Reigning Ironman 70.3 world champion Gustav Iden and Ironman 70.3 world record holder Kristian Blummenfelt have announced their plan to race the Ironman World Championship in 2021 after the Tokyo Olympics.
The Norwegian duo revealed their intentions during their guest interview on the MX Endurance podcast this week. As training partners and part of Norway’s first national triathlon squad, the two athletes have not only brought their nation into the limelight on the World Triathlon circuit, but have also shaken up triathlon’s half-ironman scene.
As the 2019 Ironman 70.3 world champion, Iden would have had a spot on the Kona pier this year before the race was postponed, and he would have had a shot at becoming both Olympic champion and Ironman world champion in the same year.
He said, “I had a real plan [for Kona] this year after Tokyo. Training plans plotted out, where we’re going to stay, how we’d get Kristian to qualify. And I also had to do a validation race... So we had a plan for getting Kristian to win in [Ironman] Copenhagen and I was just going to finish to validate my race. And then we’d go to Texas and Flagstaff to prepare for Kona and do well there.”
With the 2020 race postponed to 2021, Iden now has a guaranteed spot even without doing a validation race.
Blummenfelt -- who set a new world record for fastest finish in an Ironman 70.3 in 2018 and then bettered that record the following year -- aims to join him on the starting line, and rates their chances of doing well on their maiden try quite highly.
“I think they [the long-course athletes] are kind of thinking the Big Island will be tough -- it’s going to be warm, it’s going to be humid, it’s going to be all that and everyone is failing on their first try in Kona but I can promise you we can do the preparation that it will just be an advantage for us,” he said.
Iden added, “First off we have a lot of knowledge now for heat preparation because obviously Tokyo will be really warm and humid. We have done a lot of research and training and protocols, everything we can do to perform in the heat. From our test data and scientists and coaches, we have general knowledge that we can perform on the Big Island.”
The two are aware of the scepticism they are met with, especially as upstart Norwegians coming up against triathlon juggernaut nations like Germany and Great Britain.
Iden said, “I actually thought the long-distance guys would take more notice of us after Bahrain in 2018 [he finished second to Blummenfelt]. I was really surprised that more people didn’t notice. I ran a 1:07 and we rode really fast, but people brushed it off as a stupid fast short course and the times were unrealistic. So when I got to Nice [for the Ironman 70.3 world championship], I was under the radar and the betting sites had me on really low odds. Winning Nice definitely made them realise it wasn’t for show, that it was actually real.”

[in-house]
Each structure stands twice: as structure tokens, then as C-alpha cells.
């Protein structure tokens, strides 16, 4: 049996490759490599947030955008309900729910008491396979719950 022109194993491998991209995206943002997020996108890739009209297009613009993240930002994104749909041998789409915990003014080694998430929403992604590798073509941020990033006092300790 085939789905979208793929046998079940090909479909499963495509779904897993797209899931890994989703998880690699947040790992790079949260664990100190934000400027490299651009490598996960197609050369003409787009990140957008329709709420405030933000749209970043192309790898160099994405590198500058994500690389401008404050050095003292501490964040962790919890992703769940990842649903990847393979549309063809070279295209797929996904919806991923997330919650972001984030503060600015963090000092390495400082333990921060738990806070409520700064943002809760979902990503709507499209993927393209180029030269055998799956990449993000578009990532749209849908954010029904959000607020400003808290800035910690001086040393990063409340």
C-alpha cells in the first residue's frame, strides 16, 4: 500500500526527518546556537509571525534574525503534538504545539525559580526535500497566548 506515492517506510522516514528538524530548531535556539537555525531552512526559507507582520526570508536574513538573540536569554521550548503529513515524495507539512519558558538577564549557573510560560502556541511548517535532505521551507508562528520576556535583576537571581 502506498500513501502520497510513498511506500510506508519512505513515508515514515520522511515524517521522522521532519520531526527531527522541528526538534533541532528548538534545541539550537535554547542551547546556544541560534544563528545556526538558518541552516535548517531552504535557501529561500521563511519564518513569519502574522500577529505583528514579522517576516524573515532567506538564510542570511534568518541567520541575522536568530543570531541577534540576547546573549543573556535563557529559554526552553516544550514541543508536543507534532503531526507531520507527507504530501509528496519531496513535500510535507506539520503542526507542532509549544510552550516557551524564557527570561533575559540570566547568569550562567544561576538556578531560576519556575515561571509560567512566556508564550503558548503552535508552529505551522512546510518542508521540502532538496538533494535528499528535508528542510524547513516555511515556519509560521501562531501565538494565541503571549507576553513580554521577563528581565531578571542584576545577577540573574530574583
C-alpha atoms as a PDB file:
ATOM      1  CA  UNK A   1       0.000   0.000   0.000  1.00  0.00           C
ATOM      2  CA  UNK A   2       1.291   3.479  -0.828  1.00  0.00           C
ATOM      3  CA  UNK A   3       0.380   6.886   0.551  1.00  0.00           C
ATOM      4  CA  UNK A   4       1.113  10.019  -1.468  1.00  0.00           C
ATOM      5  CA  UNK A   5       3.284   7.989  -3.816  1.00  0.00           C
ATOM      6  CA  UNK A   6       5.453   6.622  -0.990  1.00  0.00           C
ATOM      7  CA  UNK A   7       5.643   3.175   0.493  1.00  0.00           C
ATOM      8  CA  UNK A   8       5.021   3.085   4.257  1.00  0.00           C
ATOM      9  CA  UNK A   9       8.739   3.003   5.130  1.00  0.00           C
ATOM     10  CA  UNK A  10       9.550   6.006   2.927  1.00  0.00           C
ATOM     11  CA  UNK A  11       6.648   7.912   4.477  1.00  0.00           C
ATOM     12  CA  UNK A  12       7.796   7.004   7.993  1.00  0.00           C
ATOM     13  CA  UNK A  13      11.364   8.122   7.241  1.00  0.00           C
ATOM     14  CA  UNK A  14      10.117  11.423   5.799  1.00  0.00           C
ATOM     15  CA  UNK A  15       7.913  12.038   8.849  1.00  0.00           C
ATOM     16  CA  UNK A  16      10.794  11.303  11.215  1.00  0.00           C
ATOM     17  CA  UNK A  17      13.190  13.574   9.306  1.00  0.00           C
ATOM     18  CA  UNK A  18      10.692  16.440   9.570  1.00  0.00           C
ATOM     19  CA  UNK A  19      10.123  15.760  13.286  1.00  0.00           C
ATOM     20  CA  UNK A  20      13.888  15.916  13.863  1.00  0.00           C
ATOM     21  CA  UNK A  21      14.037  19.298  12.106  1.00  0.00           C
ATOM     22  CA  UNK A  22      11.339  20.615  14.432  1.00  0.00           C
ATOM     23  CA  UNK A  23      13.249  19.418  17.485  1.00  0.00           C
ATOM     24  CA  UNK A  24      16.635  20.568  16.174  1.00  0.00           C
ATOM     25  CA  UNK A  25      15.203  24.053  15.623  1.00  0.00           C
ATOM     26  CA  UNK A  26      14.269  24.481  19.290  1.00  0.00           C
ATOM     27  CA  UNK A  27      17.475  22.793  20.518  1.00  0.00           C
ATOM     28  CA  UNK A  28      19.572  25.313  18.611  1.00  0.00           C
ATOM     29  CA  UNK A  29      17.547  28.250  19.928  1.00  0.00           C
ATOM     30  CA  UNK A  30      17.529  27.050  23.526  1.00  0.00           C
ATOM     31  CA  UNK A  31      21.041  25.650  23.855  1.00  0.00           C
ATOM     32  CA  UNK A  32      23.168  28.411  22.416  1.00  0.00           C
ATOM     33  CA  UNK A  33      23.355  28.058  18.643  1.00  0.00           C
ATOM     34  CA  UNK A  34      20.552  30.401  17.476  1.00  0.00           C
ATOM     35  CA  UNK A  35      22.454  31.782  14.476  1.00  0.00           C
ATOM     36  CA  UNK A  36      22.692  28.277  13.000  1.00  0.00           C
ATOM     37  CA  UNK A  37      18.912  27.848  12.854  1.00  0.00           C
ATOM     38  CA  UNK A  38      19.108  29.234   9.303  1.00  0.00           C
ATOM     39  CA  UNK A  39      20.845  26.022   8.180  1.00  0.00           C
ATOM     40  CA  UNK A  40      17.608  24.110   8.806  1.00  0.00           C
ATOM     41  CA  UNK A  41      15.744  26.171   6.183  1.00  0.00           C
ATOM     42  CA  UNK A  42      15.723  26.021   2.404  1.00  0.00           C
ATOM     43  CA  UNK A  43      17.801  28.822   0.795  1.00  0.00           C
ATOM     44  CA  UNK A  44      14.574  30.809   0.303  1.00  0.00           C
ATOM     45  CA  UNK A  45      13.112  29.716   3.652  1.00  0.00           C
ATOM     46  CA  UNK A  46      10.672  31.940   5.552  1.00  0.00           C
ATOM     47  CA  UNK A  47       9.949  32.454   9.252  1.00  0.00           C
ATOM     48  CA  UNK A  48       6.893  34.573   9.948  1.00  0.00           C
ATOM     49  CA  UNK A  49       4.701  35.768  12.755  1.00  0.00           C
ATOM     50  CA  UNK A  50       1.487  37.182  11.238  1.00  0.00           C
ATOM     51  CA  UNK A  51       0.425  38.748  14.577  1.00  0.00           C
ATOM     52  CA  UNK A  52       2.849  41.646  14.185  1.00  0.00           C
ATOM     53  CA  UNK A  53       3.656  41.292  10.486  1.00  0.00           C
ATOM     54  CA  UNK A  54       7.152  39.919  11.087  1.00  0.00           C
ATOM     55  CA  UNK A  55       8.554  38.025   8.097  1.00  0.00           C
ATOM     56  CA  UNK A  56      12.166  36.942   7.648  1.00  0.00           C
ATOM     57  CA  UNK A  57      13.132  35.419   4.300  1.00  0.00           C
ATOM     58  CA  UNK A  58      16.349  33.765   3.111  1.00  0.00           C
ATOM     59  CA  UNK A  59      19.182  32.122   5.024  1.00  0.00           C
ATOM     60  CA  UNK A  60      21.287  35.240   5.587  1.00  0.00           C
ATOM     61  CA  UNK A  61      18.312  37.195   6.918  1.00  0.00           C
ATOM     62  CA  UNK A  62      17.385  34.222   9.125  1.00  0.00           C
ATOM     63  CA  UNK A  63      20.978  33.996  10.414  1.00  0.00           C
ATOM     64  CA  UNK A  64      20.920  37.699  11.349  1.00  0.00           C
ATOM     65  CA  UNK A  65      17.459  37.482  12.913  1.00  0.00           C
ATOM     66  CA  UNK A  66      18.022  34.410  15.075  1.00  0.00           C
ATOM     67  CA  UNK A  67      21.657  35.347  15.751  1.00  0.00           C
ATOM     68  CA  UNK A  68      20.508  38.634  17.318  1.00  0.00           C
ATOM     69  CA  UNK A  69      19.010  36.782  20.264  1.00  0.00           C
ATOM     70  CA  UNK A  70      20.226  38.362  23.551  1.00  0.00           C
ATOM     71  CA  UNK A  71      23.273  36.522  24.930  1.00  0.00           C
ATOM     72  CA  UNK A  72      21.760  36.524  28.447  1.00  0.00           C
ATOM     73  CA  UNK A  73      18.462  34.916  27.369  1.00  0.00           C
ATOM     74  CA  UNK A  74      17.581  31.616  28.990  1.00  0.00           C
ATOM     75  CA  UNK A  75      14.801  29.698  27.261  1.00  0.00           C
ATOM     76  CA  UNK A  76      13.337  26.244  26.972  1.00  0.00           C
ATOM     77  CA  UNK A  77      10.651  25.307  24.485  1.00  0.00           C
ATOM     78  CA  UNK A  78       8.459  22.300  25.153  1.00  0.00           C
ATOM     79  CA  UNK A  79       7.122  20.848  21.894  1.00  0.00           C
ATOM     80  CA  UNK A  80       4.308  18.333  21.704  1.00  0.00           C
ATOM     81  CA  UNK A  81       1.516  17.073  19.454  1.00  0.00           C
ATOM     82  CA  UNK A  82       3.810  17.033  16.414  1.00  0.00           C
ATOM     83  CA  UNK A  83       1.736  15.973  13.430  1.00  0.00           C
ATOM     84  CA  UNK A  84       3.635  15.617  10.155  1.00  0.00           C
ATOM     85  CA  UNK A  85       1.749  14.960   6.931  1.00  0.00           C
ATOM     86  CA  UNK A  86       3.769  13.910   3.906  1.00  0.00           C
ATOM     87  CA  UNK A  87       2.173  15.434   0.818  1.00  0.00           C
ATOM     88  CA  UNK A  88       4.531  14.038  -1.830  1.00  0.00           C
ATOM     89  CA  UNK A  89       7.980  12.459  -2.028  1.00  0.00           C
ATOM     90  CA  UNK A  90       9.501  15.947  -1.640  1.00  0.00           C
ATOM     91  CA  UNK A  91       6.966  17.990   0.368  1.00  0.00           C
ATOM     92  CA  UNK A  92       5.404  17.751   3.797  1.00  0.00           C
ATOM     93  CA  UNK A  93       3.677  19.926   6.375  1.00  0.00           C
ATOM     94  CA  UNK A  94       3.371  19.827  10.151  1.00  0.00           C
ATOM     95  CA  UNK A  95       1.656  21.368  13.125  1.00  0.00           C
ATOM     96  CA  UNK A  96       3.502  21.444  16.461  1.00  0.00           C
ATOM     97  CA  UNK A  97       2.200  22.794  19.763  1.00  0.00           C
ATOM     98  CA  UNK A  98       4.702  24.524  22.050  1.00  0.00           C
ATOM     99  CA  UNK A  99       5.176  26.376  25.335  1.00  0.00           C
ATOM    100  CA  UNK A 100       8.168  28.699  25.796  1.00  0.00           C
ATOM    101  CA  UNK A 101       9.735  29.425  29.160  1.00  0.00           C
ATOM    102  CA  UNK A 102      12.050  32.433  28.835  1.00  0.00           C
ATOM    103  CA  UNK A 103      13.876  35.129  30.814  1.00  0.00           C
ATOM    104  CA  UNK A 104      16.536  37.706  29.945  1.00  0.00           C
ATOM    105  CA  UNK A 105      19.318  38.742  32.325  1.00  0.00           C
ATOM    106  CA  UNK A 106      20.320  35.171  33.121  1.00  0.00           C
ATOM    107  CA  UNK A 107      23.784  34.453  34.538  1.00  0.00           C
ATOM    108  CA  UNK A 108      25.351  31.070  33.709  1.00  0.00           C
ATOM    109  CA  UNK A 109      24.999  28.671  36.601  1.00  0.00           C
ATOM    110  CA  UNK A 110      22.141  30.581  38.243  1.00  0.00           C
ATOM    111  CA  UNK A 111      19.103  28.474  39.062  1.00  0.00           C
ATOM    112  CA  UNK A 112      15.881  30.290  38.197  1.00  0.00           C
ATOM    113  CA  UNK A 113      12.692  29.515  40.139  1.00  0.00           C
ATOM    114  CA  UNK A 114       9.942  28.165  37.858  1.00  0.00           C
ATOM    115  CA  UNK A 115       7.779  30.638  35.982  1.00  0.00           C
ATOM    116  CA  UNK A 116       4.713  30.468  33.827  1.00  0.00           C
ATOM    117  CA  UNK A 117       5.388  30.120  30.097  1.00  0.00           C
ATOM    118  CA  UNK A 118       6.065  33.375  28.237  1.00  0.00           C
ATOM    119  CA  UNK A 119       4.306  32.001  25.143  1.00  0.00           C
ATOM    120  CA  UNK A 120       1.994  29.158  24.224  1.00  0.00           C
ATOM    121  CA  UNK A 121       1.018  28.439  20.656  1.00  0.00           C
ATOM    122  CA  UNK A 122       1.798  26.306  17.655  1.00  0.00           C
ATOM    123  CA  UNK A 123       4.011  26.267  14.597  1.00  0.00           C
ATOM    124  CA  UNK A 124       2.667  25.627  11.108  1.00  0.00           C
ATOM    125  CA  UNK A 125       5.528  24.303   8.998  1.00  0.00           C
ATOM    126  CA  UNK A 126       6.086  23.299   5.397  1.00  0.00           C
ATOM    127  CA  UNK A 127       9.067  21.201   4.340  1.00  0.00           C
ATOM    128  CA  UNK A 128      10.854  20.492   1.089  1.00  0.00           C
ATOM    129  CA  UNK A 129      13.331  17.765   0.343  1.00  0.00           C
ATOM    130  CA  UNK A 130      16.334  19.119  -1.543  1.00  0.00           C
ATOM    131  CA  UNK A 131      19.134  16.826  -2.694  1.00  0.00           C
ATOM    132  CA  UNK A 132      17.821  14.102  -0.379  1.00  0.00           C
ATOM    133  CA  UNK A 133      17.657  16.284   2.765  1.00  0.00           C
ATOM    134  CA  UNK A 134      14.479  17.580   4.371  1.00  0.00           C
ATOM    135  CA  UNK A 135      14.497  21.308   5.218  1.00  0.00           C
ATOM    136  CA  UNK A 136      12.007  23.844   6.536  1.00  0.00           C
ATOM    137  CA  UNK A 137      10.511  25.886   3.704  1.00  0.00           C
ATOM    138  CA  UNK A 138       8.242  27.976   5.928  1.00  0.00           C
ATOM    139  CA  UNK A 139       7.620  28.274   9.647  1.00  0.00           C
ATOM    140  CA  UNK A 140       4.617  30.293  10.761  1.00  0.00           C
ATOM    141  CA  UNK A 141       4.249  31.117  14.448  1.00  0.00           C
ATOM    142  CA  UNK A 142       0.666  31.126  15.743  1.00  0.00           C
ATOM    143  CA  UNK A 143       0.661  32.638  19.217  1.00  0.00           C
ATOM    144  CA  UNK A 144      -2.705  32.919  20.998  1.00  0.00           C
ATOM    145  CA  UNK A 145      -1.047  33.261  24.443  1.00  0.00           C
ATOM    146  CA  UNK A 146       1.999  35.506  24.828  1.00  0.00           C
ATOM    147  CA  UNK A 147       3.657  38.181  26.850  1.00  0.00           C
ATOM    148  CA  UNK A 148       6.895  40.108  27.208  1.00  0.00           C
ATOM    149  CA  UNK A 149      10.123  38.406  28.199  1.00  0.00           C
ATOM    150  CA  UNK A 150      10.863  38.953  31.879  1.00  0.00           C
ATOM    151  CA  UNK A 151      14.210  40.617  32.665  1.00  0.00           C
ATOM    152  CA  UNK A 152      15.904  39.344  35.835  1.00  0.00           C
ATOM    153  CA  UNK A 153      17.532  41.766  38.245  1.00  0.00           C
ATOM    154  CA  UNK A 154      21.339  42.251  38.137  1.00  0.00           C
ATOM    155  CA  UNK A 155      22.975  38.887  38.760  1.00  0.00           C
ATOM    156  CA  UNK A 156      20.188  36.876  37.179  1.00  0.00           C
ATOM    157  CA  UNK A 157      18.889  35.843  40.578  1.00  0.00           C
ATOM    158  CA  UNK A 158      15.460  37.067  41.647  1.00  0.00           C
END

Kristian noted, “When it comes to long course, it’s more because we haven’t raced Ironman. As we have done with 70.3, we will take it from Day 1… But at the moment our dream is winning the Olympics. The longer stuff can come later.”
The two credit their success to the close-knit nature of the Norwegian squad. Iden said, “Since we all have the same training program and the same philosophy, if one guy is performing, it’s a testament to our training. It’s not only a personal win, it’s a team win. If the training is working for him, then later it’s more likely it will also work for me.”
Blummenfelt added, “Since we started training together 10 years ago we always had that big dream about becoming the very best in the world together. It’s a unique training atmosphere we have the group helping each other take the next step.
“In many other groups, the attitude is it’s better to be the best athlete from that country. So you see in the World Series you have a guy finishing 12th place, but he’s Best American or Best British. We have a different approach. It’s way better to get third place and be Second Best Norwegian, or third place and Third Best. If that’s possible, to sweep a podium. It’s better the other guys in your training group have success because it makes it more likely that they will keep doing triathlon, and I will have a training group around me for a longer time. It’s more fun to do it together.”
The Kona goal won’t distract them from their Olympic dreams, however; they will be 100% focused on getting fit to win Tokyo.
Iden said, “I think if you want to win the Olympics you have to go all in for it. You can’t do it halfway. You need to be in your best possible shape for Olympic distance and for the conditions we’ll face. But also in general we are used to doing a lot of volume with our training group. I think that will help us a lot when we’re trying to adapt for the longer stuff afterwards.”
Blummenfelt quipped, with wry self-awareness, “I’ve not won any of the biggest events in triathlon so it would be really stupid of me to try to play both without being one of the favorites going into Tokyo. So I will do everything going into Tokyo and then prepare for Kona after that.”